Discussing faith, spirituality and religion is generally a very hit-and-miss affair. You never know, after all, who you’re going to piss off. (In fact, the most insulting thing anybody has ever said to me followed hearing I’m an atheist: “Oh you poor thing”. The lady in question was a Baptist. And Australian. And my ‘line manager’. In case any of those facts are important.) Consequently, it was never my intention to write about any of that here – purely because in my life right now spirituality doesn’t play a major role. That and the fact that I’ve become more … “rational” as I’ve aged. (A sentence that possibly deserves more focus …)
However, since undertaking the Zero to Hero challenge I’ve discovered a ‘new’ blog (new to me, that is) and upon reading a post this morning, was struck by an otherwise innocuous (and possibly throwaway?) line regarding one of the author’s past lives:
Several years ago a past life therapist told me I was a Viking in a previous life.
It made me stop and recall a time in my life (late teens/early twenties) when spirituality – including the concept of reincarnaton – played a bigger role in my life.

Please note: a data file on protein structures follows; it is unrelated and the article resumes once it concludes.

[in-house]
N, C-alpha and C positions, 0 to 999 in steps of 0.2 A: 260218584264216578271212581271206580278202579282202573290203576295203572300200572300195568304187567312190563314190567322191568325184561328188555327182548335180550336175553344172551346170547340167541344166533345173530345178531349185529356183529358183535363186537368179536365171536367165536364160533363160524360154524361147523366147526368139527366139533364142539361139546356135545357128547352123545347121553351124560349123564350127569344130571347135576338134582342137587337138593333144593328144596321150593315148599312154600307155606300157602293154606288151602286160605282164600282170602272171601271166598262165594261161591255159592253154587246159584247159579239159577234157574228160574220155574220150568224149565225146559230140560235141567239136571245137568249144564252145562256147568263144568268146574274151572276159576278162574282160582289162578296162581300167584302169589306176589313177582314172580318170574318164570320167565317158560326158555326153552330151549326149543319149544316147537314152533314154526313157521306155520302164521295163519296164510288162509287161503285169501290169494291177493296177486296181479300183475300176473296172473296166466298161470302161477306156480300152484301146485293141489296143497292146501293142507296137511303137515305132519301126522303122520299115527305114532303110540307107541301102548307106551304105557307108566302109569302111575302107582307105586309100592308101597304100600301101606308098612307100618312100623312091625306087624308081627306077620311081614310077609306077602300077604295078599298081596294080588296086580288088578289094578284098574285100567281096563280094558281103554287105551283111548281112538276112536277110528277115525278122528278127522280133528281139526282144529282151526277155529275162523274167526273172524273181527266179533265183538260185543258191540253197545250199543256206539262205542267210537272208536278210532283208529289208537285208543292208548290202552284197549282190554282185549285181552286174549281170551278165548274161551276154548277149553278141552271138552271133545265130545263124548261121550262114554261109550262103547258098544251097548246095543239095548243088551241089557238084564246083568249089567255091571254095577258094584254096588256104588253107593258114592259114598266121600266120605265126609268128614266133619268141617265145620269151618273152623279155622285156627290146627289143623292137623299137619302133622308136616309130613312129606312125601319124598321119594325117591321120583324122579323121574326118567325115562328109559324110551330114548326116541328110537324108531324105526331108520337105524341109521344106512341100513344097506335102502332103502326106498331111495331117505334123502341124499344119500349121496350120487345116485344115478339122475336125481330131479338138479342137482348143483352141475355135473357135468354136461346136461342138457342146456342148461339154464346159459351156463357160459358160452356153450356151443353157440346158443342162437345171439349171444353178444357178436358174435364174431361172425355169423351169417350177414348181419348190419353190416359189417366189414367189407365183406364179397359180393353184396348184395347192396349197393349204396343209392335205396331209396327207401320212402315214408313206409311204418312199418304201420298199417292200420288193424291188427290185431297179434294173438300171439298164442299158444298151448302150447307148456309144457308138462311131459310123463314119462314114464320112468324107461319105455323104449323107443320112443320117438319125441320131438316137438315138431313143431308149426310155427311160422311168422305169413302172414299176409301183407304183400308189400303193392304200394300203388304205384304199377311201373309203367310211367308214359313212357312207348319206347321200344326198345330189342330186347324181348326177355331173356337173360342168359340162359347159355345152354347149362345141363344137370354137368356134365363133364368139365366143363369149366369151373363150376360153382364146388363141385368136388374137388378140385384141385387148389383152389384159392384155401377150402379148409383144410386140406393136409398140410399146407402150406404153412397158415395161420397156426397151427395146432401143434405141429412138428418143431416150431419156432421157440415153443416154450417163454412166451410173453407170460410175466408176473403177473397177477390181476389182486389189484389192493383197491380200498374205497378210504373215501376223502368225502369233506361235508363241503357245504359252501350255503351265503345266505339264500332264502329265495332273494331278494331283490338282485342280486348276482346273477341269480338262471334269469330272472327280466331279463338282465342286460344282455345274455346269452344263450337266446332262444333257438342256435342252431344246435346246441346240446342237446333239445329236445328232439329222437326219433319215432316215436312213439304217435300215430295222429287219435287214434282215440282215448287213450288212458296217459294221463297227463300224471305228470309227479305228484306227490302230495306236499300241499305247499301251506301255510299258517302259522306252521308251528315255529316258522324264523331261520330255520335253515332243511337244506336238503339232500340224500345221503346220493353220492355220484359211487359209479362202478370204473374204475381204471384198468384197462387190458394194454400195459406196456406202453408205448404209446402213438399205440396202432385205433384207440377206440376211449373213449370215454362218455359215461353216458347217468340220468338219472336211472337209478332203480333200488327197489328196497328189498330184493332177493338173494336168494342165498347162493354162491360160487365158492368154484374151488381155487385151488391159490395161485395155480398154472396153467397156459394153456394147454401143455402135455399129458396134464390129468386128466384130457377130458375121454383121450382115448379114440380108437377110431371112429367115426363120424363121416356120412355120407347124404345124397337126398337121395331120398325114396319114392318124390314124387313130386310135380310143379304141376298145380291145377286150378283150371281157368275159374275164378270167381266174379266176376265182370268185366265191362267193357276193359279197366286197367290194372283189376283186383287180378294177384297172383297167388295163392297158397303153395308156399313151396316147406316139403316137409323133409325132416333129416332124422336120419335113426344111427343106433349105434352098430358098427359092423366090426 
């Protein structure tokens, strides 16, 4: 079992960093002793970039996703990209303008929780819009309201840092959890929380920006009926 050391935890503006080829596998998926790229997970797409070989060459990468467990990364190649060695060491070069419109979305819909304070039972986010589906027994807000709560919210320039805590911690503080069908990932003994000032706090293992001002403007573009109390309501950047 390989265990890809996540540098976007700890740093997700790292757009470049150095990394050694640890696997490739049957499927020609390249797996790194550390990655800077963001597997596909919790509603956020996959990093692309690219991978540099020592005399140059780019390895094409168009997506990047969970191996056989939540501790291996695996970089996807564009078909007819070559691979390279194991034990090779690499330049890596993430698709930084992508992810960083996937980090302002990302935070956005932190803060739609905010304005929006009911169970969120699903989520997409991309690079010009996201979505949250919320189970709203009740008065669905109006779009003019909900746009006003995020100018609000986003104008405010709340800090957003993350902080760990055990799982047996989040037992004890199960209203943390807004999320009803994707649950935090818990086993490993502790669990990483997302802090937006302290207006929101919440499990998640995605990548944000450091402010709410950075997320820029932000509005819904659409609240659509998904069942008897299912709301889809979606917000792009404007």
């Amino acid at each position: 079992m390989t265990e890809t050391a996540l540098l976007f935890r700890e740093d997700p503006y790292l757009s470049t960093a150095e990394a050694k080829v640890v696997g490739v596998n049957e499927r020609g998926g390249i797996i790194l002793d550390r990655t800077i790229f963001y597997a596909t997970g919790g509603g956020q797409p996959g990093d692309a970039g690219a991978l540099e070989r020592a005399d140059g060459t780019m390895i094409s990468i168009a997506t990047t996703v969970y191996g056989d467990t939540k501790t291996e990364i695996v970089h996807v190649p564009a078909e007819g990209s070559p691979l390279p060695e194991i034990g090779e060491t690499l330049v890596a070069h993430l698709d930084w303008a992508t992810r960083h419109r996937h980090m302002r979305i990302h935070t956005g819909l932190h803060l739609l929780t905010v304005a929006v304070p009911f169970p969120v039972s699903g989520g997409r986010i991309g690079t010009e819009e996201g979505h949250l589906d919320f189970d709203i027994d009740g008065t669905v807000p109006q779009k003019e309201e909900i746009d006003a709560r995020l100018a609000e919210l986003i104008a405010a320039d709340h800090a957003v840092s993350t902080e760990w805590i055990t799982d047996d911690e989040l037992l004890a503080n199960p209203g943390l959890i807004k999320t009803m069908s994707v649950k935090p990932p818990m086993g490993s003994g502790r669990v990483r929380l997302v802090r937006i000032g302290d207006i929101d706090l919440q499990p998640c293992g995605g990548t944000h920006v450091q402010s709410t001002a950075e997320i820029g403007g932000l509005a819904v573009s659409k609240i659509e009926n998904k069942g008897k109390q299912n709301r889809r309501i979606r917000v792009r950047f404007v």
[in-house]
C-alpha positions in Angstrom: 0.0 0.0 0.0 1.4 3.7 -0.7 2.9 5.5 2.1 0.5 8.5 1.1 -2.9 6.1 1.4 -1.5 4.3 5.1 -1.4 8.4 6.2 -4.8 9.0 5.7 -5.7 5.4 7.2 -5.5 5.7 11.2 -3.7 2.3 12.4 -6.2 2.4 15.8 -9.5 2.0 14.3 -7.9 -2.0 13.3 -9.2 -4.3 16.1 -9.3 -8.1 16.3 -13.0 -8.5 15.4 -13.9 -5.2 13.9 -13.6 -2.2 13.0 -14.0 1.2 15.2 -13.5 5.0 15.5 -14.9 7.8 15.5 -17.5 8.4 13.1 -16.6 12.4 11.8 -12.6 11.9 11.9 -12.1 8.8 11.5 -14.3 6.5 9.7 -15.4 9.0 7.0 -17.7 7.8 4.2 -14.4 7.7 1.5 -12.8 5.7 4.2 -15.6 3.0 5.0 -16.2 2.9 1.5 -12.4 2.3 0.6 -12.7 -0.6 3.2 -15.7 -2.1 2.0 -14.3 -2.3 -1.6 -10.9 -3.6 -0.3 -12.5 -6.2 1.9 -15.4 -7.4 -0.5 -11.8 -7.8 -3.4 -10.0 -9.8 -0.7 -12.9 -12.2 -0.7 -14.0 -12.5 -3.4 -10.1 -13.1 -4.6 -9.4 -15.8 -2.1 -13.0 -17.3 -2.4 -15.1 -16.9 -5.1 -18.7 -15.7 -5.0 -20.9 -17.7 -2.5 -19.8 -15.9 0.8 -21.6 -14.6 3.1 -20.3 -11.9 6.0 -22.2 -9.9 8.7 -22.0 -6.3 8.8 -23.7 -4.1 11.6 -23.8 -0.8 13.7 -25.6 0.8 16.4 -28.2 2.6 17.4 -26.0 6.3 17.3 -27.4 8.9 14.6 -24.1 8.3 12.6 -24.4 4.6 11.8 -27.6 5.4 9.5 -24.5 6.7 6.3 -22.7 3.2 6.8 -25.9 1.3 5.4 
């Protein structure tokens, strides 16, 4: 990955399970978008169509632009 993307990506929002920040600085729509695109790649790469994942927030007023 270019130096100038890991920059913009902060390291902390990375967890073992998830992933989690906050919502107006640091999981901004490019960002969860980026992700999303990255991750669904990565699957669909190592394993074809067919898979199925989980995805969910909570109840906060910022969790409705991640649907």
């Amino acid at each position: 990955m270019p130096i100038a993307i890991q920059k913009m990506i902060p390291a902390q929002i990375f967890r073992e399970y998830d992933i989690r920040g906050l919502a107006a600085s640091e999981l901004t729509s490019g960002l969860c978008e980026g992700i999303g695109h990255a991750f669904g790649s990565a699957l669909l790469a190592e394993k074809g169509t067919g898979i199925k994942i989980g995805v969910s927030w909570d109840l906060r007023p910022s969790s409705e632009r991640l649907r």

I was raised in a ‘traditional’ country home – the youngest of four boys – in a quiet village. We went to church (Church of England) every Sunday, at Christmas and possibly Easter, but I never remember religion being a fervent part of home life. I was schooled in CofE schools and ran the usual gamut of Nativity plays, carols, hymns and the like. This was all done because … well, that’s just what you did. It wasn’t until I got to secondary school that I met anybody with an alternate religion (and even then it was a denomination of Christianity – Baptist, Methodist, etc).
However, one of my earliest memories is of leaping into my parents bed early one morning clutching a book in my hand. I forget the exact title, but it had no doubt been purchased for one of my older brothers and was entitled something like “Dinosaurs and Prehistoric Animals” – I barely remember the contents but the cover was banded in black and white and I loved it. I think I probably loved it to death. Anyway, I remember leaping into bed with them and explaining all about evolution and the Big Bang and whatnot. I loved all of it. When I went to church (and the joy of Sunday School) the only thing I enjoyed was Noah’s Ark and that only because of the animals. This didn’t even change when, upon moving house, my mother signed me up for the local church choir.
That’s me, by the way, the boy child slap-bang in the centre of the photo. Despite the … smirk on my face, I don’t really recall enjoying myself very much whilst part of the choir. I couldn’t sing (still can’t) and I didn’t like what I was singing about.
Sorry, I’m getting off the point of this post. I think what I was trying to illustrate was that even from a young age, despite what I was exposed to as a child, I never believed in the God of the Abrahamic religions so was, perhaps, more open to … other belief systems.